I don’t like giving air-time to scare stories – indeed I seem to spend rather a lot of my time debunking them. I find a lot of them distasteful in attempting to use the most extreme means they can to frighten people. This American “NBC Action News” report (video) definitely falls into that category. I think I need to explain this – sensibly – without trying to frighten anyone.
The story, for those who choose not to watch, is that if you post images from your smartphone to online images services (such as flickr) you could be giving away a hell of a lot of personal information that you had no intention of making public. That information could be very useful to criminals.
Now between the ridiculous hyperbole, the desperate attempts of the newscasters to instil panic into every parent and an American “expert” who is clearly no expert at all there is actually some degree of truth behind this. Not only that but it somewhat falls into my area of expertise.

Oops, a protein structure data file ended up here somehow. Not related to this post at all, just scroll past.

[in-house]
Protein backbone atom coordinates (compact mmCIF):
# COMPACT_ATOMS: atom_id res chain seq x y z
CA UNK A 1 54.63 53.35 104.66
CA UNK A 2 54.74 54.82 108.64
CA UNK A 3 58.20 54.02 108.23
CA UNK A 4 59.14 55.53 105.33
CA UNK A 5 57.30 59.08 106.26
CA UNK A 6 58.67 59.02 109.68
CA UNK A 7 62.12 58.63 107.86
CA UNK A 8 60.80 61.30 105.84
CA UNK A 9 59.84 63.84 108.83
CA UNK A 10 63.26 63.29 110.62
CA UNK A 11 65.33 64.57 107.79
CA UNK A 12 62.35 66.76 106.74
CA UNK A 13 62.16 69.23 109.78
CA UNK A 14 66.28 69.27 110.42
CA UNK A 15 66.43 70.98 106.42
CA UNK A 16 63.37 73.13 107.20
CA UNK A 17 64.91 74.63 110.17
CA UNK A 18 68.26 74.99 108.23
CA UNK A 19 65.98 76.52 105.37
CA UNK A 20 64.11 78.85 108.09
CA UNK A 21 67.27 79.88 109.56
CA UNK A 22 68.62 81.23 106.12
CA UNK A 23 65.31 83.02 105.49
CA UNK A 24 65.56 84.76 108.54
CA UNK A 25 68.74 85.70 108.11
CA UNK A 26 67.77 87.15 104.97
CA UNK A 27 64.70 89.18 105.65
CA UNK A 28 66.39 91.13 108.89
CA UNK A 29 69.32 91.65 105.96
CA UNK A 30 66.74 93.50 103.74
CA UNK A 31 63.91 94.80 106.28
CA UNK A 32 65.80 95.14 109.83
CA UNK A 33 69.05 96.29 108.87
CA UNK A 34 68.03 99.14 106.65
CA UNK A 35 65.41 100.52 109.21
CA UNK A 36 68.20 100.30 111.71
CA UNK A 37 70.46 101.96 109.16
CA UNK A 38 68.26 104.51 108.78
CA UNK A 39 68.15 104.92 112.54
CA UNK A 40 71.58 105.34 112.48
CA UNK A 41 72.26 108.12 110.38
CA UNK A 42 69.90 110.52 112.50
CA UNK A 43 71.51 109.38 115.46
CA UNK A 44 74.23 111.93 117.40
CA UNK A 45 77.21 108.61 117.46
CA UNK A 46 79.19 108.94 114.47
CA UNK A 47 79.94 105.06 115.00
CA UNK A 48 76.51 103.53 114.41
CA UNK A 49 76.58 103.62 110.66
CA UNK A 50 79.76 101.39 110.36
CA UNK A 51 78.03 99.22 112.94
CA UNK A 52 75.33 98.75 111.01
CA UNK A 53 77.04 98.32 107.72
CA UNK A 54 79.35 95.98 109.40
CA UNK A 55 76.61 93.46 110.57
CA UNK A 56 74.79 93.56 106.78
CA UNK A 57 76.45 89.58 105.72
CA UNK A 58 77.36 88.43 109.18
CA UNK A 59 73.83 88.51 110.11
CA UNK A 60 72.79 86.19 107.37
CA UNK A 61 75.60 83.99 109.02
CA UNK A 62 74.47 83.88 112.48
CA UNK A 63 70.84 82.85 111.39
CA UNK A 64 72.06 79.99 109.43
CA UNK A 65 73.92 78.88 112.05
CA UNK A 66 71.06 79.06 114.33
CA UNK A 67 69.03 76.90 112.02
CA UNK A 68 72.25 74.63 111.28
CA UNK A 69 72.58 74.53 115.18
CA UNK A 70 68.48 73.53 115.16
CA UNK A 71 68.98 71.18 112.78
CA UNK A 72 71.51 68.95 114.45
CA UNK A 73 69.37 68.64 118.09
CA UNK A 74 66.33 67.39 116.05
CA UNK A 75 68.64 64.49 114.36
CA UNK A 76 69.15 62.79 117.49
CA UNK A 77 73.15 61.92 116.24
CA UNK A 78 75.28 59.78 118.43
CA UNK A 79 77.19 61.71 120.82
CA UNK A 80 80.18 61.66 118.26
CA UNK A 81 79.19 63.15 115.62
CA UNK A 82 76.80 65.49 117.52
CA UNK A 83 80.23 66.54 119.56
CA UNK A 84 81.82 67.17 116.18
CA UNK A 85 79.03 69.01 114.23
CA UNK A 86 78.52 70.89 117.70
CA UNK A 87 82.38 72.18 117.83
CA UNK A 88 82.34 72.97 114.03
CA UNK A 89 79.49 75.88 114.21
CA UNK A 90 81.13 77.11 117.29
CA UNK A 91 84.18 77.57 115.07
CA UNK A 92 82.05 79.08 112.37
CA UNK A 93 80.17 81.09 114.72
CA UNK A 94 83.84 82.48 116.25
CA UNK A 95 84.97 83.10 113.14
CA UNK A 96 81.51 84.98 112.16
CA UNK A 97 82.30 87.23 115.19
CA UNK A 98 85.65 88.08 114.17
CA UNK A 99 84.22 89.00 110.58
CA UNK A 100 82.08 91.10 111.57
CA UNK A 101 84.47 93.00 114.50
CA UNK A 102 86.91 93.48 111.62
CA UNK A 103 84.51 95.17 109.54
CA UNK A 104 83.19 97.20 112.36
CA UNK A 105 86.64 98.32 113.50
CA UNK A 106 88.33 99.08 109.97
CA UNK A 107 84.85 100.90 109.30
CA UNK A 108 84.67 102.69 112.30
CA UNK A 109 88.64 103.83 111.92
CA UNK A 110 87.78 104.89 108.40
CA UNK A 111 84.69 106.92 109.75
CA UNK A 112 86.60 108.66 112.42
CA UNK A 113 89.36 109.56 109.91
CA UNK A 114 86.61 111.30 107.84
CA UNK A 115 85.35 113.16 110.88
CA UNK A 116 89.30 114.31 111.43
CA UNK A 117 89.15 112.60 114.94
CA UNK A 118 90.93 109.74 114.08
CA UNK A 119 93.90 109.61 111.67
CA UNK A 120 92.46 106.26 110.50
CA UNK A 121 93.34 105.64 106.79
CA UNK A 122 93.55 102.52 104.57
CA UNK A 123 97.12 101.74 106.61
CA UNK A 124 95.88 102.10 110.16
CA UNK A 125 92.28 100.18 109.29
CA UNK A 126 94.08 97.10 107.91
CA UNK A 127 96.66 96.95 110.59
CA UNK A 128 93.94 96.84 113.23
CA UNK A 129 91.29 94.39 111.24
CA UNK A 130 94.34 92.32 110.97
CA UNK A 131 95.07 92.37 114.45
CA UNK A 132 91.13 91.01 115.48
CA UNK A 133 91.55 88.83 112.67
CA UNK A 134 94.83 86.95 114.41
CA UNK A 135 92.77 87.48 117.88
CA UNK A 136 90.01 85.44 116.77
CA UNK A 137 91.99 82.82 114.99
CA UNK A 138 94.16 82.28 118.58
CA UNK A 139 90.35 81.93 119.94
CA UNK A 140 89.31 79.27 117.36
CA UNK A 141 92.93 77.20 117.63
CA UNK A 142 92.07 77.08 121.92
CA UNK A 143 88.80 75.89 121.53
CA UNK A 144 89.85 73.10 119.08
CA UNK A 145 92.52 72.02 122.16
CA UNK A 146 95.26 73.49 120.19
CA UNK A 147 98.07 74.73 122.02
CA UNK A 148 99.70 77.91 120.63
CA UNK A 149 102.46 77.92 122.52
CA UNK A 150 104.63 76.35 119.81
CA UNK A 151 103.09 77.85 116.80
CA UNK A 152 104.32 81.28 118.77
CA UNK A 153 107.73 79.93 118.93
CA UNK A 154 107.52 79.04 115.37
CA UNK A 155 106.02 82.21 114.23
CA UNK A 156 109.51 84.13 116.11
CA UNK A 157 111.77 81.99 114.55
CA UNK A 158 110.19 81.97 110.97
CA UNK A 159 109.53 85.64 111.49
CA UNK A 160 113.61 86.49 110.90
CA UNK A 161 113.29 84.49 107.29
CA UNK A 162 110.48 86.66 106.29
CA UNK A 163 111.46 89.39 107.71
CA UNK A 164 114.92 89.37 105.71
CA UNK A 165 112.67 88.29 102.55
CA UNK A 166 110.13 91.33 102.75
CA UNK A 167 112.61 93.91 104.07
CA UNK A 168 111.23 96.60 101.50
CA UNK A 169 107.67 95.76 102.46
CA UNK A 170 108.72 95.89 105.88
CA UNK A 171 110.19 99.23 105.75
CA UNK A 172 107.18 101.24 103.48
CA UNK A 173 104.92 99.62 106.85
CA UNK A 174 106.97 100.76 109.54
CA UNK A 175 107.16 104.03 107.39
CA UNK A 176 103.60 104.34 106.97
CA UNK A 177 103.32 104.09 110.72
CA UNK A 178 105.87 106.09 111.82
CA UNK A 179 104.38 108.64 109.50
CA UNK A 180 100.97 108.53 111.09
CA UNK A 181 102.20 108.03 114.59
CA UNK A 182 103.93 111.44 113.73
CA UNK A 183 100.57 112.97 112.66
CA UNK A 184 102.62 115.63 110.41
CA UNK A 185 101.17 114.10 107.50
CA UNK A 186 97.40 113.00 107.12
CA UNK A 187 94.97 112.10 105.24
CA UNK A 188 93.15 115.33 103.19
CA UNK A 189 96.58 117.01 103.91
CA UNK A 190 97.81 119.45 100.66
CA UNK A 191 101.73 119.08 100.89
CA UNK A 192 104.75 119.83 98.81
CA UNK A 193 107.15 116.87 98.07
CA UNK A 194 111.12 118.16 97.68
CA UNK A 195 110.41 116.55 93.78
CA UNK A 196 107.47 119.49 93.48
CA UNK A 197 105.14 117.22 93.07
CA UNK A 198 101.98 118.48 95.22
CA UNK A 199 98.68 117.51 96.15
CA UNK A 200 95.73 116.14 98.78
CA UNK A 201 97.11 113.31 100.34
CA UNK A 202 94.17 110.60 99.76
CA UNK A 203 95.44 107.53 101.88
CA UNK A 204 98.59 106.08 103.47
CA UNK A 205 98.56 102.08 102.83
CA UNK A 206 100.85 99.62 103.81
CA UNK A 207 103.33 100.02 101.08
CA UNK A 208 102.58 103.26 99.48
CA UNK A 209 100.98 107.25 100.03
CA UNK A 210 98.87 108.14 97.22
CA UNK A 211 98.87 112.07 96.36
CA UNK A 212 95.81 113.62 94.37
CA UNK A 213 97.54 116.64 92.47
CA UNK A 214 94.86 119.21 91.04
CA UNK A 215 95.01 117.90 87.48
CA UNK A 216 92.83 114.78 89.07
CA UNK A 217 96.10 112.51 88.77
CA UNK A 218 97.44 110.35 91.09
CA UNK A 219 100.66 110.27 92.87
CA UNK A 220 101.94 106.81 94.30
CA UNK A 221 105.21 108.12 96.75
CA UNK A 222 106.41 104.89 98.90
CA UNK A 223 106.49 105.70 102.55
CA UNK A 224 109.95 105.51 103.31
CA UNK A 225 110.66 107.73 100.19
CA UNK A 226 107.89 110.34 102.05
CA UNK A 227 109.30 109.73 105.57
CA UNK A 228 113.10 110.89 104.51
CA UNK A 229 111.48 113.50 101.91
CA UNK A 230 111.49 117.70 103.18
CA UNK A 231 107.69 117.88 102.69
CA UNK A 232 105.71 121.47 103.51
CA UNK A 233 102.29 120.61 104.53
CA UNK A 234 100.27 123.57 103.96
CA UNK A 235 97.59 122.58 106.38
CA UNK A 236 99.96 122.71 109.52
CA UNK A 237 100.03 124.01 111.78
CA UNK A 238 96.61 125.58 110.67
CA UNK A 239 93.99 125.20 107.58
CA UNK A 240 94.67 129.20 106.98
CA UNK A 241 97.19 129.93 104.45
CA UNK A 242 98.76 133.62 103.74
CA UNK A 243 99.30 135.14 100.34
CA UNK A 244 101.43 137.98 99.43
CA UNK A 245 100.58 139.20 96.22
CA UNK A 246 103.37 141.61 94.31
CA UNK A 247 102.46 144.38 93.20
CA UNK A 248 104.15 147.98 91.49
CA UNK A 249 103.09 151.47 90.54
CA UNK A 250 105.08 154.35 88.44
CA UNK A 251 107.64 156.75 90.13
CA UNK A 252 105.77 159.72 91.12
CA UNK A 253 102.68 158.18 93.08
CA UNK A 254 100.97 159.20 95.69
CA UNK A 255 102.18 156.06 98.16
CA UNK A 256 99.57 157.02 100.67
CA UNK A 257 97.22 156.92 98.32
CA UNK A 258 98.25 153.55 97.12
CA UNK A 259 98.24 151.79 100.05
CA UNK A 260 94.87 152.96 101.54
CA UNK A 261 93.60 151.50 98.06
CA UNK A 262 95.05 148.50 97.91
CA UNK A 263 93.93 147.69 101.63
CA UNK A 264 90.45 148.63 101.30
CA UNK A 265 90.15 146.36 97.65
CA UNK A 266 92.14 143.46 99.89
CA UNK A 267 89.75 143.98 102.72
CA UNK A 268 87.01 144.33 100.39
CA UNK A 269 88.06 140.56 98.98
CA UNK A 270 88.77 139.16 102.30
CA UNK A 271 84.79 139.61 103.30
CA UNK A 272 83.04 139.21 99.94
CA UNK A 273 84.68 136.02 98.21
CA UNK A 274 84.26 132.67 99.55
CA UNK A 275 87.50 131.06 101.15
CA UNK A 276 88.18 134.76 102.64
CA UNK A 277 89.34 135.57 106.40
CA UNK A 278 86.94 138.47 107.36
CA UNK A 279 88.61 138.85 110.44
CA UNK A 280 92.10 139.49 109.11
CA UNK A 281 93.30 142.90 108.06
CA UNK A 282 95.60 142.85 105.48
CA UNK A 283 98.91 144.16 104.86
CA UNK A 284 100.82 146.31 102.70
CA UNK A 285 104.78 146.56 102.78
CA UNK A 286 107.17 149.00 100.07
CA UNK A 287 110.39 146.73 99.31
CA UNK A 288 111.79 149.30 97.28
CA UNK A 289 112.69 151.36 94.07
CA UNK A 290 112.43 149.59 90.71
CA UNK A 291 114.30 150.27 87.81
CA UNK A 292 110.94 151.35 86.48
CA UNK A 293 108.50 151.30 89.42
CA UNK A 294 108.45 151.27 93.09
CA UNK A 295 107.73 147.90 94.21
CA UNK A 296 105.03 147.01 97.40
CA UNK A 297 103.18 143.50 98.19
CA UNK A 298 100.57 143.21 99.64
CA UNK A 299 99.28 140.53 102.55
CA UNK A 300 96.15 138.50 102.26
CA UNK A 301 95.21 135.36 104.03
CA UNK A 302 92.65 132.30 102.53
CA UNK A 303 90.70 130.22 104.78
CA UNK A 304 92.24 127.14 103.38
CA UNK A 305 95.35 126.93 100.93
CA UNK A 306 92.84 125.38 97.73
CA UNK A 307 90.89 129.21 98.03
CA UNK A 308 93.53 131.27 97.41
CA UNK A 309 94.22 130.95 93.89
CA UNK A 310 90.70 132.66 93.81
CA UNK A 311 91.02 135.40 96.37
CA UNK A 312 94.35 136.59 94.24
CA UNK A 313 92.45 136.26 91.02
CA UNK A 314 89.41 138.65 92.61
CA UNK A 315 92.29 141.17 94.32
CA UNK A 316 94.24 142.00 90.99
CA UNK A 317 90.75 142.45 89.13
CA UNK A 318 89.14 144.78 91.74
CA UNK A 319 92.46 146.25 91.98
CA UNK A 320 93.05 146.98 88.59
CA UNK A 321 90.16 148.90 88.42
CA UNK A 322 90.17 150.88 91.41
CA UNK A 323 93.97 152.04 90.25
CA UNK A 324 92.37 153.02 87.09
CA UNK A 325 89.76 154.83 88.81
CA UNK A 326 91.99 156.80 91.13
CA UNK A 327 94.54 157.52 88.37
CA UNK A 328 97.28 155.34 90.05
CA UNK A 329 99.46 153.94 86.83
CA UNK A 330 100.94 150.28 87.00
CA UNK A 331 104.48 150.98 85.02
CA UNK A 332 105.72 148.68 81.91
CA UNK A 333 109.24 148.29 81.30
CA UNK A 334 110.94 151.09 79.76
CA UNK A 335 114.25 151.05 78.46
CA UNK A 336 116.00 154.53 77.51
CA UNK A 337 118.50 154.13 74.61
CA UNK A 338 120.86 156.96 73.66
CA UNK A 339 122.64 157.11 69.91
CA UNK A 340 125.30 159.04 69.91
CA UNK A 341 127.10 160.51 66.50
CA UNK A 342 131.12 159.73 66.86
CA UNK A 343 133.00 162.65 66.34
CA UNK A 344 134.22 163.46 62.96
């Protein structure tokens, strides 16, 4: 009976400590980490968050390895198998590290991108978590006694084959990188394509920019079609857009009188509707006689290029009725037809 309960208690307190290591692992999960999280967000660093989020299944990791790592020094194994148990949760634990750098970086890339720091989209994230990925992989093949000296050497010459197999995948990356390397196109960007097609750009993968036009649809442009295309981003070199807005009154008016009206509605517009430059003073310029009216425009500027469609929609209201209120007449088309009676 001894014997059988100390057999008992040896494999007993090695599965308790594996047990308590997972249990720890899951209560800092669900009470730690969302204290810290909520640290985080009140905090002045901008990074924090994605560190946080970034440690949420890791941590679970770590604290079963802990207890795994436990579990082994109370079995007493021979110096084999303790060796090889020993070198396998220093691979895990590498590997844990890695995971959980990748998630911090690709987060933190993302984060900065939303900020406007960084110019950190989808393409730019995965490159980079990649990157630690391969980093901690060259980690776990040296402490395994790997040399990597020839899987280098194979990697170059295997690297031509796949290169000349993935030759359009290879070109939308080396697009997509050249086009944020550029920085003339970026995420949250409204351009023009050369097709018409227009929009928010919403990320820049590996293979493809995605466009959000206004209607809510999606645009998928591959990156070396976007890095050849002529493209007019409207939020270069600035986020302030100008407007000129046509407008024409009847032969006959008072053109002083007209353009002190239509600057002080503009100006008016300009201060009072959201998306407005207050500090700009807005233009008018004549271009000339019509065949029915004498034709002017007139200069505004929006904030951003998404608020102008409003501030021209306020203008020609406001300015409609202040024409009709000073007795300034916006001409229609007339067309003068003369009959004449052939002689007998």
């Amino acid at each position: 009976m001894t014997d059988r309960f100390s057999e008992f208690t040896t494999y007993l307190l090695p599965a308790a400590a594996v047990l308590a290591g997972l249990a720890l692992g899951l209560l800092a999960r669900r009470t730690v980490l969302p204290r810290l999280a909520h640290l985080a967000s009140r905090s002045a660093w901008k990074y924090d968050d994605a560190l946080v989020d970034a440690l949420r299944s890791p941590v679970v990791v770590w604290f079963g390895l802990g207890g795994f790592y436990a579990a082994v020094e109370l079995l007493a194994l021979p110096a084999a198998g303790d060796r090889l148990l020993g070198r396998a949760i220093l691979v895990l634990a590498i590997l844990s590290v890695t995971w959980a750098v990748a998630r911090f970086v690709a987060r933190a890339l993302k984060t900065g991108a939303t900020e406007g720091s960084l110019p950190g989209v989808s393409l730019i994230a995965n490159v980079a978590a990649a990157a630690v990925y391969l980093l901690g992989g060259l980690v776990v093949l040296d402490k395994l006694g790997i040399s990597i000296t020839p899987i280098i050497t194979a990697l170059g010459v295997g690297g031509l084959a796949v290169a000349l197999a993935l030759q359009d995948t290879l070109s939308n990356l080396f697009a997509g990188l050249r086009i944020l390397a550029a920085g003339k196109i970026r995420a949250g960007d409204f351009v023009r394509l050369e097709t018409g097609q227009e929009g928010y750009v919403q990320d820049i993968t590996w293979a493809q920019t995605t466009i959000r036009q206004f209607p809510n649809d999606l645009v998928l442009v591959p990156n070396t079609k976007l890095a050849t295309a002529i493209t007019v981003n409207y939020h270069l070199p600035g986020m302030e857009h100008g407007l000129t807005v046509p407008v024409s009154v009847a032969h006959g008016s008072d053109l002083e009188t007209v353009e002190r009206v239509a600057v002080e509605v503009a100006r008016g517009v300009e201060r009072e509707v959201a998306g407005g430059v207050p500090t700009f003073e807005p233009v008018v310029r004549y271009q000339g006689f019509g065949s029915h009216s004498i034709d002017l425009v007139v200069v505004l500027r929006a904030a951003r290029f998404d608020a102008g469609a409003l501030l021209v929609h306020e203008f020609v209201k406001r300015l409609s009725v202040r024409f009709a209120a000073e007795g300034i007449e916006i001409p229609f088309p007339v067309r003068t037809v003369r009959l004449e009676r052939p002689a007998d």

What we’re talking about is geo-tagging and it’s not new(s) – it’s been going on for years. Pretty much all smart phones and a good number of digital cameras have an option to record where and when the photo was taken (generally using GPS, the same system that sat-navs use to work out where you are). Those phones and cameras then write that information into the image itself in what’s called a geo-tag. If you post that image to an online image service then, depending on which one you use and various options etc. that information might stay in the file and it’s possible that someone viewing the file might be able to retrieve that information.
To do so – to find this information out – is in no way hacking. You don’t need to get access to any accounts or run any strange programs downloaded from dodgy darknets. Beneath is a screenshot of a free tool that came with my camera and all I’ve done is to use it on the image at the top of this page (which I’m very deliberately posting publicly).
Yeah, that’s pretty much the Dove St Inn!